Liquidity, liquidity, liquidity…..
In the context of the events of the last few years just how important is liquidity to the survival and well-being of Financial Institutions? Some believe it has a greater influence on events than Capital! Discuss. (In this assignment you need to outline the role of liquidity, issues arising when liquidity is scarce and compare the role of liquidity to that of Capital but most importantly give your own view on these matters)
Role of Liquidity
Liquidity can be defined as 1) the ability of a business to meet obligations without disposing of its fixed assets or 2) the degree to which assets of a company can be easily converted into cash.
The evolution of banking has seen their balance sheet composition change. The model changed from one of borrowing at low rates and lending high rates with little interest rate or liquidity risk to one where borrowing in the short end and lending in longer maturities. This change created both interest rate risk and liquidity risk.
Figure 1 Liquidity Gap
In the early model a 1 month loan at 8% is matched by a 1 month deposit at 5%. The margin is locked in at 3%. The only risk to the bank is credit risk, i.e. that the loan gets repaid. In the modern scenario we have a 150 day loan at 6% funded by a 7 day deposit at 1%. In this example we have credit risk, interest rate risk and liquidity risk. This model facilitates greater margin as it is generally cheaper to borrow in the short term and higher rates available if lending in the longer term. The risks are that in 7 days, where will the borrowing rate be (rate risk) and will the bank be able to borrow (liquidity risk)?
The hedging of interest rate risk has been made much easier with the development of interest rate swaps and other derivative items. As these are off balance sheet products, they do not provide liquidity and so the modern model is very susceptible to any problems with liquidity.
The interbank cash market is quite sophisticated. International banks can trade with each other very efficiently using many products. • Straight loans and deposits, simple products of fixed term from overnight up to 1 year. Usually not guaranteed. • Bond repurchase agreements (repos), banks borrow cash and pledge a bond as security against the loan. More secure for the lender than loans and therefore cheaper for the borrower. • Foreign exchange forwards, involves the exchange of one currency for another for a fixed term. These are cleared centrally and will have a small element of credit risk. These are useful if an organisation is able to access one currency and unable to source another, e.g. the US dollar funding requirements of Irish Banks. • Commercial Paper (CP) and Certificates of Deposit (CD’s) are similar to a cash loans but it can be sold on in the secondary market. This makes them more liquid.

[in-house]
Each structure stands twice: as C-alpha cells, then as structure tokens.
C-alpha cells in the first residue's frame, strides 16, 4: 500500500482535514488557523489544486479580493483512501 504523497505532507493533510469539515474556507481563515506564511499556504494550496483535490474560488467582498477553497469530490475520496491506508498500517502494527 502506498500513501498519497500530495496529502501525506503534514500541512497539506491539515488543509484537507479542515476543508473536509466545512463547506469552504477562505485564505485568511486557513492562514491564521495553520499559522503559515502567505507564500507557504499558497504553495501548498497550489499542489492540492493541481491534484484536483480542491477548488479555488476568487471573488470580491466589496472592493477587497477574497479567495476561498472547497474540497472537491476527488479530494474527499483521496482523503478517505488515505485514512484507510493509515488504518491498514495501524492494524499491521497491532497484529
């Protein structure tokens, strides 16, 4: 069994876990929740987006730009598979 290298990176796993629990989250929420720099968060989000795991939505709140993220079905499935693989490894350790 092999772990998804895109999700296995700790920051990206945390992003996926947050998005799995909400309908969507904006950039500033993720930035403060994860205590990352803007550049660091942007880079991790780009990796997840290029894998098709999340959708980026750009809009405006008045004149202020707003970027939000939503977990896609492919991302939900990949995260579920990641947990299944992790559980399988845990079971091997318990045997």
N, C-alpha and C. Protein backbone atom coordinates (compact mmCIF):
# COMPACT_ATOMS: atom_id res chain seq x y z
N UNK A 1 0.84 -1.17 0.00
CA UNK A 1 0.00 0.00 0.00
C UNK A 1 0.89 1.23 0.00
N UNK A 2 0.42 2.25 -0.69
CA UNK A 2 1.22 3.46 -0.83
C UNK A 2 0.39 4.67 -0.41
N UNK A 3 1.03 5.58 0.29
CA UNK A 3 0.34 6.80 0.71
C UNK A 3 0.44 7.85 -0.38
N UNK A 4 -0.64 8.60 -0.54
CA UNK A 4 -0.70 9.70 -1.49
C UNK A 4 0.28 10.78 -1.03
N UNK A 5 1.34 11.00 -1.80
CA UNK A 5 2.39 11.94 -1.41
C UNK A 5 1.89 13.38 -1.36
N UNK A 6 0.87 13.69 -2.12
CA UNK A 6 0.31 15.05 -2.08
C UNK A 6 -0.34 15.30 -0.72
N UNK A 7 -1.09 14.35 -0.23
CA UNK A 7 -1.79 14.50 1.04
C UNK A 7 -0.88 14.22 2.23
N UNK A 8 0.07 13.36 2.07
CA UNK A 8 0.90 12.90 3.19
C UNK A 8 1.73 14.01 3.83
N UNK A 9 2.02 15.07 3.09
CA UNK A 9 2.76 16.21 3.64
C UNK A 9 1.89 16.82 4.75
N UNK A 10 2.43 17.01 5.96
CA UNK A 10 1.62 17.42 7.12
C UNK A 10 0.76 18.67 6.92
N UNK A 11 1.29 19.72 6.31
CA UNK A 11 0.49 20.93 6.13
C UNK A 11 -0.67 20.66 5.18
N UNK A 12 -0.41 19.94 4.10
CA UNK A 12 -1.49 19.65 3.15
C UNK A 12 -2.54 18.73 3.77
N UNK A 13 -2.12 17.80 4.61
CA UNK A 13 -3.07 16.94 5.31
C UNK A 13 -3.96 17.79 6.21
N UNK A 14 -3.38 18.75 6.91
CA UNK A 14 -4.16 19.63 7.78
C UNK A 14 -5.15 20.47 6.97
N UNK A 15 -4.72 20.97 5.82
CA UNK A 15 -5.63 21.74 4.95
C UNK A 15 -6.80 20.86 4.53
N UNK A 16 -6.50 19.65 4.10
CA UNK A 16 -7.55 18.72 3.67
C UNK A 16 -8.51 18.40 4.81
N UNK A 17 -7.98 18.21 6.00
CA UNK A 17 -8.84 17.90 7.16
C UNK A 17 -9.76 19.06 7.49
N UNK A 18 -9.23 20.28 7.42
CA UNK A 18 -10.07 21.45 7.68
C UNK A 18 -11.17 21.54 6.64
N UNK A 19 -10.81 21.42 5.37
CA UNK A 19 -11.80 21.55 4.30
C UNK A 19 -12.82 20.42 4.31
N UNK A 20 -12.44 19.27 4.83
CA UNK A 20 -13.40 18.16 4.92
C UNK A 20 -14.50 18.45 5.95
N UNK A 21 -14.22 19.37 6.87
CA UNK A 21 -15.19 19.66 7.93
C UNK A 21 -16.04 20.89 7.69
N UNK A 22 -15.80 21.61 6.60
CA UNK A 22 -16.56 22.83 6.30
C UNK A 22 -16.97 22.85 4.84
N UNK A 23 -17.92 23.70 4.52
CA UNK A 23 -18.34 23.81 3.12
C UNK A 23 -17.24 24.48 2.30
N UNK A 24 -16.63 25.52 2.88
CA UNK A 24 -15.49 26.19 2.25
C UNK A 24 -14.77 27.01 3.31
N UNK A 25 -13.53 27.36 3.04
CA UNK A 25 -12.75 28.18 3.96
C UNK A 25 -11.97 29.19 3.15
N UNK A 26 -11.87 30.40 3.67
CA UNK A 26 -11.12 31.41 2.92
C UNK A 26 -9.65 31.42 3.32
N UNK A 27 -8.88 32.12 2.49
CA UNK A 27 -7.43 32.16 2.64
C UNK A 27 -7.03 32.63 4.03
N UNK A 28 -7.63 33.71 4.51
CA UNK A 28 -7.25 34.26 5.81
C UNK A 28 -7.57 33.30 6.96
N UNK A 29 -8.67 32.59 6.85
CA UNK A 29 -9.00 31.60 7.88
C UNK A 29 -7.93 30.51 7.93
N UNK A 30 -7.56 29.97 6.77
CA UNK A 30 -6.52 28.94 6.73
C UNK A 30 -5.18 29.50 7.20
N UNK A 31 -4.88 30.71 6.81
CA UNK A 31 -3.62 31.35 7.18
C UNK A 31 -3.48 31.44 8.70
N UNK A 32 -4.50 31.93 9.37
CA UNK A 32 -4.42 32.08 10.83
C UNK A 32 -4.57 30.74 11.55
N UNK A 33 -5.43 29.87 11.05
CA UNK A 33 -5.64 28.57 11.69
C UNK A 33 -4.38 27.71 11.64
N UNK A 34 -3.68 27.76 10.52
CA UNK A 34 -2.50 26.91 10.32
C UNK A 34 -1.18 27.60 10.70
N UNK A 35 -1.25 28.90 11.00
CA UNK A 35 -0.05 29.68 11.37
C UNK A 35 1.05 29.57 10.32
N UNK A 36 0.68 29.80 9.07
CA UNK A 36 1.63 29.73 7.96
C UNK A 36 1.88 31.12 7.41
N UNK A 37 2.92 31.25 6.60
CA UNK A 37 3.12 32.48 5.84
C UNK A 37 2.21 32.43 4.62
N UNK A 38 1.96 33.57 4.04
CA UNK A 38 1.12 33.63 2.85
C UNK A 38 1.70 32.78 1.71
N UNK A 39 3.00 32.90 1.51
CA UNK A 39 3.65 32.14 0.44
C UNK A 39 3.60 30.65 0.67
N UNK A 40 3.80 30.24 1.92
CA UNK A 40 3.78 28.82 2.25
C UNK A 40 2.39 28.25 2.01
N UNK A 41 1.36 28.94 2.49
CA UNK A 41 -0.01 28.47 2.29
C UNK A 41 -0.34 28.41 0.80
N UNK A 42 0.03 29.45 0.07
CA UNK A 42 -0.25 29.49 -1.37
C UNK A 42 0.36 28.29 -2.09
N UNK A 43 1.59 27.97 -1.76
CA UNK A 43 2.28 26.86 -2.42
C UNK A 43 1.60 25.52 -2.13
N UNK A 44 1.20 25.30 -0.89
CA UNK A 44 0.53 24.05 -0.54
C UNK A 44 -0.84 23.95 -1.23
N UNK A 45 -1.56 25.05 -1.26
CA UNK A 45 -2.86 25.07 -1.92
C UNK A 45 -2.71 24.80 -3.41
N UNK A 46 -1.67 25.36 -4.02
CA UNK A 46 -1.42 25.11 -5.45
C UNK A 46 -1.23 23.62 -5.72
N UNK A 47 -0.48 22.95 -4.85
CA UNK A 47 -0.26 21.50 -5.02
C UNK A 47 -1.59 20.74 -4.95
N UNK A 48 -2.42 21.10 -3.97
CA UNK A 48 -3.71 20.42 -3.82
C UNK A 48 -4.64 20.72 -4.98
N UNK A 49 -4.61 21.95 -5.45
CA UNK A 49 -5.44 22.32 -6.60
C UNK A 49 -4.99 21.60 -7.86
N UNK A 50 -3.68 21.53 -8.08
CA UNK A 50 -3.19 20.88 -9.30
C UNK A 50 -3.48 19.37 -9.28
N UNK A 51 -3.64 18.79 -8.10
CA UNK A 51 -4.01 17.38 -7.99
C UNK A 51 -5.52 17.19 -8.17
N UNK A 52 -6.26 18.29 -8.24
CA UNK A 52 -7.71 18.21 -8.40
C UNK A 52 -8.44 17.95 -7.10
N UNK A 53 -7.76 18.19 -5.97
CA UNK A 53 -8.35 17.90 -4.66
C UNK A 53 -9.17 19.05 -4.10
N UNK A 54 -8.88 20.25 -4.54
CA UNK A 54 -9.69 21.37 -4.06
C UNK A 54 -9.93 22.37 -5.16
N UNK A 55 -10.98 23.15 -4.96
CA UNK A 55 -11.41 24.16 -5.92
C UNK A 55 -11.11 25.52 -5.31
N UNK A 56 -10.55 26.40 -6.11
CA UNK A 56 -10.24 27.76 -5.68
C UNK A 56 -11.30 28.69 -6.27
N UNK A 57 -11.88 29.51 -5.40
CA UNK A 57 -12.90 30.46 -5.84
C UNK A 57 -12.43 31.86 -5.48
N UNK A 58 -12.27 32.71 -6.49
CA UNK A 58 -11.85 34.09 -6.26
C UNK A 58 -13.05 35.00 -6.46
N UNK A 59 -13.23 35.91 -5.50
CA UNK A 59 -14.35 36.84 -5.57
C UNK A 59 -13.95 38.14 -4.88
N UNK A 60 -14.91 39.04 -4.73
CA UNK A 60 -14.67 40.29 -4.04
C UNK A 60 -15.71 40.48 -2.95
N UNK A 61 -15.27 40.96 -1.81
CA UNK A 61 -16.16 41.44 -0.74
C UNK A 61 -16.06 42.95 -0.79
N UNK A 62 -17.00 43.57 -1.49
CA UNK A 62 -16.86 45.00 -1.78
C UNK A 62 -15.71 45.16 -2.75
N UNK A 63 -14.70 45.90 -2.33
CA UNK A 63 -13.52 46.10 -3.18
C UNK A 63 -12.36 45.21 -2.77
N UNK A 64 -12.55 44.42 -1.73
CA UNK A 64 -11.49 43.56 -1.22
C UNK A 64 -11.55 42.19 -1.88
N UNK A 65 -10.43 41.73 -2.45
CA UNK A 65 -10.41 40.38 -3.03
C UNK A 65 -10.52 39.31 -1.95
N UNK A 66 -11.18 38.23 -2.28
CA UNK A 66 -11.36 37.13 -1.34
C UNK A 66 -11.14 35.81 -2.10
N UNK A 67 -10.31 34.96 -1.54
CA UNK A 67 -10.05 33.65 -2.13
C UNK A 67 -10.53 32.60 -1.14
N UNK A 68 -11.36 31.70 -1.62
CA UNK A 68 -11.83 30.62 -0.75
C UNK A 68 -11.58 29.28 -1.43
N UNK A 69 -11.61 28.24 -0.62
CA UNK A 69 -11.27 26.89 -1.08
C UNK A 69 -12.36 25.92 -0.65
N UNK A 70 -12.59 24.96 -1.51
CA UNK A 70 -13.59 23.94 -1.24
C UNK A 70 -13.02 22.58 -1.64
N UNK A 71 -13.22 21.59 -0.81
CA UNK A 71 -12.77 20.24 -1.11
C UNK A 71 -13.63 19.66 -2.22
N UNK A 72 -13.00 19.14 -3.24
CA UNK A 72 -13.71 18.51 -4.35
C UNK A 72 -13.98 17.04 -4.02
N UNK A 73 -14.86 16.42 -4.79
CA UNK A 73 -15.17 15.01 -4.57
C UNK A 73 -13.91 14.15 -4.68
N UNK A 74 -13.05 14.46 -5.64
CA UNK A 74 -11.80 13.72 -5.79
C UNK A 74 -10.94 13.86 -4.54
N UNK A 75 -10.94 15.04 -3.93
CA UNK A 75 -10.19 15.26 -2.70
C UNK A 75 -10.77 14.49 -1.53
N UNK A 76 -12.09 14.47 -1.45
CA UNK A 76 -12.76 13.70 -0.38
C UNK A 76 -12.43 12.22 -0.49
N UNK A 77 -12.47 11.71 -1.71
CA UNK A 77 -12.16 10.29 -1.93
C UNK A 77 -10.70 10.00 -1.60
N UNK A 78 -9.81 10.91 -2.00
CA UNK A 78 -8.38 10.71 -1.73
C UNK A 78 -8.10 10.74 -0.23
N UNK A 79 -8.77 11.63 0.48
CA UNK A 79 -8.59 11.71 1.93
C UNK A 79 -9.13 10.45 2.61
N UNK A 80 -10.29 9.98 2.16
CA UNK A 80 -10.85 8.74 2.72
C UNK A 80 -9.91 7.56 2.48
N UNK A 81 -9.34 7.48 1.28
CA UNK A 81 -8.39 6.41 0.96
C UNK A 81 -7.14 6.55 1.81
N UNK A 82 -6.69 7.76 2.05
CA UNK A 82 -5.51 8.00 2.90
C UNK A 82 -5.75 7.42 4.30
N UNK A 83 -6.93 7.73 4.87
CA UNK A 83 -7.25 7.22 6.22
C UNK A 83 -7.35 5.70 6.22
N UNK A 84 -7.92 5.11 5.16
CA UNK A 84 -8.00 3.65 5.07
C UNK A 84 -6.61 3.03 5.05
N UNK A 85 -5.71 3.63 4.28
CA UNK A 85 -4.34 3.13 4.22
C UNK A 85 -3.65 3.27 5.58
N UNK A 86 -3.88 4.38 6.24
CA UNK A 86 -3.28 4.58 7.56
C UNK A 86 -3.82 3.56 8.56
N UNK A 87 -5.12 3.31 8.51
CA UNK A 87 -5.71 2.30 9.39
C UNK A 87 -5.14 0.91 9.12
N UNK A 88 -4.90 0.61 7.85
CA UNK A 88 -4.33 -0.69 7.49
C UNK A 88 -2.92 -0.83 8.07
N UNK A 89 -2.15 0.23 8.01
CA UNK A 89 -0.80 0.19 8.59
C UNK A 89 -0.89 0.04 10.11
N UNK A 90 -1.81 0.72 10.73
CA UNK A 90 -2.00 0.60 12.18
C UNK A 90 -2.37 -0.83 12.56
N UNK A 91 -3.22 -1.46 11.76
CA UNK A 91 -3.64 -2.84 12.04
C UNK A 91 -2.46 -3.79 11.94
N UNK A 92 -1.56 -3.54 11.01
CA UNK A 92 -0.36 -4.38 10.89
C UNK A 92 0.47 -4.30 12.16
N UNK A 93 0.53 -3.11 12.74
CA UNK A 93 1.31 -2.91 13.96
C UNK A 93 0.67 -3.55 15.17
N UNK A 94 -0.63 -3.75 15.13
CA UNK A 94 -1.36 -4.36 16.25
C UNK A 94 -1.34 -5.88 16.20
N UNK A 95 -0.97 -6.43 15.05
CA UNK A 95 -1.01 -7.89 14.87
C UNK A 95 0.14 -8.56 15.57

All of the above are used to “square up” a bank’s books on a daily basis. Also banks run gap analysis to reconcile any funding mismatches and close off those gaps if required. This is called liability management. The funding situation would generally have been very fluid. For example, CD’s issued on the day or a large corporate withdrawing a sizeable deposit. The interbank market was the place to lend your excess cash or borrow your shortage and it functioned effectively.
This post World War II move to asset driven balance sheets has led to increased focus on liability management. This, aligned with disintermediation, where large corporates bypassed traditional banking methods, led to more innovation in the banking industry.
Medium Term Notes (MTNs) and asset securitisation are longer term funding solutions that became more popular in recent times. MTNs can be senior or subordinated debt and are quite flexible for issuer and investor. They usually are for 3 to five years and some may have embedded options. They can have fixed or floating rates and trade on the secondary...
Please join StudyMode to read the full document